Church Youth Groups and Apologetics

Over on Facebook, Nancy Pearcey responded to a post about young people and deconversion from churches with a modest proposal: let them read apologetics.

Age at which people leave the church — Tell me again why youth groups focus on games and goodies instead of majoring on apologetics?

One study found that the age at which most people leave the church is in the high school and early college years. Those most likely to leave are age 17-20. The next most likely are right before (age 15-16).

Age, % leaving church
13-14, 3.2%
15-16, 12.4%
17-18, 18.3%
19-20, 21.5%
21-22, 8.1%
23-24, 8.6%
25-26, 9.7%
27-28, 3.8%
29-30, 3.2%
31-34, 1.6%
35-39, 2.7%
40-49, 2.2%
50+, 2.2%

I haven’t seen it mentioned yet, so I’ll note that the periods of highest deconversion also corresponds with the biggest mismatches between hormones and homilies. Can apologetics really put itself up as a credible contender against sex? Games and goodies might not make the cut, either, but they would, I think, beat apologetics if anyone cared to try a real experiment. What games and goodies offer that apologetics never can is companionship, sociability, and a sense of belonging to a group. And that’s even when you assume that you can find apologetics that aren’t, you know, simply false to fact.

Nancy, that brings me to a good reason not to emphasize apologetics: their inherent unreliability. The corpus of antievolution apologetics, to which you have contributed, is riddled with howling falsehoods. To be told that church beliefs value truth and then be presented with overwhelming evidence that people respected in the church can’t be bothered to do even minimal scrutiny on work confidently stated to provide a basis for bolstering faith would seem to me to be a good plan to amplify deconversion, not slow it. I jettisoned the error of antievolution apologetics and kept my faith, but I certainly don’t blame young people for detecting apologetic hypocrisy and acting on it as at least part of that demographic does.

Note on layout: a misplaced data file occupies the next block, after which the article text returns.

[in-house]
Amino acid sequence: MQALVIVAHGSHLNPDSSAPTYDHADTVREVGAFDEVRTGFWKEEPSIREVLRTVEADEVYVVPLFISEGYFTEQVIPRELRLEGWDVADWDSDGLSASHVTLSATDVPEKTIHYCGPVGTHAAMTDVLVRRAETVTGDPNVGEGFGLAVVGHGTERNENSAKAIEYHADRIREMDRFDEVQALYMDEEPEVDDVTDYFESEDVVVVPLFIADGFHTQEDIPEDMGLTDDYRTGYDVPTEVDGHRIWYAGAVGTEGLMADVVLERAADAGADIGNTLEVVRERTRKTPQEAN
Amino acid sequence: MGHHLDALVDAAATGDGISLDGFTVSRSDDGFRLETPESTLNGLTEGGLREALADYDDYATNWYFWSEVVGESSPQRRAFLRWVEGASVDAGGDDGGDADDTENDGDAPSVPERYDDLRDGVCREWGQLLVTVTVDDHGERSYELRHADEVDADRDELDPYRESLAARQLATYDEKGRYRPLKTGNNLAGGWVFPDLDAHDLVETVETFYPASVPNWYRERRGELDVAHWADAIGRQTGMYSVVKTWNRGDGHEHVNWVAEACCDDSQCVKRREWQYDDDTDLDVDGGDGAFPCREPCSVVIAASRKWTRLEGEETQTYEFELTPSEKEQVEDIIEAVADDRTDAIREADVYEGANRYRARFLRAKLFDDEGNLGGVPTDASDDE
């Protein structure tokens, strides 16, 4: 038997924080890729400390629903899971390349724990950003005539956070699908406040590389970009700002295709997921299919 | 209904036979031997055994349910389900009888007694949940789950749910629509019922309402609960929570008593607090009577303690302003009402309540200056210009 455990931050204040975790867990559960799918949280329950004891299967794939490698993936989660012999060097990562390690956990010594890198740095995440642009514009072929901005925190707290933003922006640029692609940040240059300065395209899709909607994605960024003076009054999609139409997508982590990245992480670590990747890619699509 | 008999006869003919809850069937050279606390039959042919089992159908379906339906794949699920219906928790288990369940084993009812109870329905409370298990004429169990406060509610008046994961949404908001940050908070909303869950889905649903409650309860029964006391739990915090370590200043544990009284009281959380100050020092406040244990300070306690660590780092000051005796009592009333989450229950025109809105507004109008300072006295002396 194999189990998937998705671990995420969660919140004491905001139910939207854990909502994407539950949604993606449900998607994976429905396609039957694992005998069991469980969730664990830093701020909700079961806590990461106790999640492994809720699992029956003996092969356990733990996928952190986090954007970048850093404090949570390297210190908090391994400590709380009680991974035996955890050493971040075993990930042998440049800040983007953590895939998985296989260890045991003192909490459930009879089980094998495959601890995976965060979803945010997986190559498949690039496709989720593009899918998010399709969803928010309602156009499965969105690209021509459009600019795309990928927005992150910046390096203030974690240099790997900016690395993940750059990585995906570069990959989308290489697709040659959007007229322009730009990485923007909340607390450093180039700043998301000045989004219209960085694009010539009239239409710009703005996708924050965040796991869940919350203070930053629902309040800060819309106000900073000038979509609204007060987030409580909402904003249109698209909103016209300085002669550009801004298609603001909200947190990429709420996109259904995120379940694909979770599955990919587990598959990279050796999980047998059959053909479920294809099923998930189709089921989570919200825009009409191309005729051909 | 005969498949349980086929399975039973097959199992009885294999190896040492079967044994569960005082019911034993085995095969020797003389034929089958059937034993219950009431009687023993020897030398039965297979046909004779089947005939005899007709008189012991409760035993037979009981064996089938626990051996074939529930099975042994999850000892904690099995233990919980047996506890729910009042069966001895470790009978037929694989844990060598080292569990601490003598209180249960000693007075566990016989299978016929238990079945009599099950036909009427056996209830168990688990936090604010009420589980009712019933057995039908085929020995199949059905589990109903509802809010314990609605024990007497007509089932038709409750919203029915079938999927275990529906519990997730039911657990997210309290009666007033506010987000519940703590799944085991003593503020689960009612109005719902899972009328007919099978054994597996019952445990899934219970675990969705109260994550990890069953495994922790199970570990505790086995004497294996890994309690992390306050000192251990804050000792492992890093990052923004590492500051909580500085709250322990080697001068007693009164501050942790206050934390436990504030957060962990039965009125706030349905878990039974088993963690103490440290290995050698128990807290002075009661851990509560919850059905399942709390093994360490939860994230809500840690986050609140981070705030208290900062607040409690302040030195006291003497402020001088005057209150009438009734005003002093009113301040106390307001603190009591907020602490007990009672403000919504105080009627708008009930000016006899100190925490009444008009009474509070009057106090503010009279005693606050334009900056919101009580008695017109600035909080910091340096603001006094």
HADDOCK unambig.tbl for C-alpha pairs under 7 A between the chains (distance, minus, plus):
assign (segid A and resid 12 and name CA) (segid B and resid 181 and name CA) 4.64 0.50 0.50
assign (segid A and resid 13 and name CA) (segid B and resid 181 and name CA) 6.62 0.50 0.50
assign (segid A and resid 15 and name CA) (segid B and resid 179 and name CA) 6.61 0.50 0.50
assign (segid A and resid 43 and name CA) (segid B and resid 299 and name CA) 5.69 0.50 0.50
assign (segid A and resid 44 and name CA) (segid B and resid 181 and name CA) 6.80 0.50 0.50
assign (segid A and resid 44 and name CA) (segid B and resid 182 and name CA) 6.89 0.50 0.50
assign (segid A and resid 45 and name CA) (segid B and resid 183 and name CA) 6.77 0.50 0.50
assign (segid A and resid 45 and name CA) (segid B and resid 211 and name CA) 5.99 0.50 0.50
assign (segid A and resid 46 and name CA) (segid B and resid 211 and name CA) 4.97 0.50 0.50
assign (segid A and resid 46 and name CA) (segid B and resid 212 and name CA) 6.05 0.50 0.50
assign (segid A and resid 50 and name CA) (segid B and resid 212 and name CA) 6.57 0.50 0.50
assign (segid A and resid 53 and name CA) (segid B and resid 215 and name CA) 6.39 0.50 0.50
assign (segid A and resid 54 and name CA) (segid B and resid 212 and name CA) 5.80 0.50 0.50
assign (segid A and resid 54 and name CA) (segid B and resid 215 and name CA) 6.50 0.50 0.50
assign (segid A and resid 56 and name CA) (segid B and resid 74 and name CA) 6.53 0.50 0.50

Let’s take, for example, the canard that Darwin had no imagination for cellular complexity. (See here for more.) A wide swath of antievolutionists, including you, have promulgated this falsehood. Darwin’s imagination for complexity led him to a wrong hypothesis, pangenesis, but it is documented fact that Darwin proposed a highly complex mechanism of inheritance requiring corresponding high sub-cellular complexity: “On this view, each organic being may be looked at as a little universe, formed of a host of different self-propagating organisms, almost as numerous as the stars in heaven, and as minute as they are immense.” This isn’t something that is arcane knowledge; anyone with decent Google-fu can find this and other indications of Darwin’s knowledge (and imagination) of cellular and sub-cellular complexity with ease. This sort of wrongness has nothing to do with whether one denies evolution and instead is simply about denying scholarship. You don’t have to agree with Darwin’s conclusions, or those of the myriad biologists who followed him, in order to simply tell people something true about what Darwin actually said. Somehow, though, none of the antievolutionists bothered to check their claim that Darwin couldn’t imagine complexity of a cell beyond it being a bag of protoplasm. And none of them seem to be able to take aboard the notion that they were mistaken on this point. In fact, your colleague Casey Luskin wrote up a defense of his error on this point not long ago. There seems to be no respect for truth among antievolutionists concerning this example. And that gets multiplied for every one of the further examples of error in antievolution apologetics, and they are legion. (Yes, that’s an allusion.)

I’m sure I’m not the only person who has noted a certain portion of motivated self-interest in your suggestion, either. It’s one thing for someone not in the business of apologetics to suggest that an effective response to youth retention in churches is more apologetics, but there is something untoward about a push in that direction coming from someone who makes a chunk of their income from selling apologia.

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Wesley R. Elsberry

Falconer. Interdisciplinary researcher: biology and computer science. Photographer. Husband. Christian. Activist.

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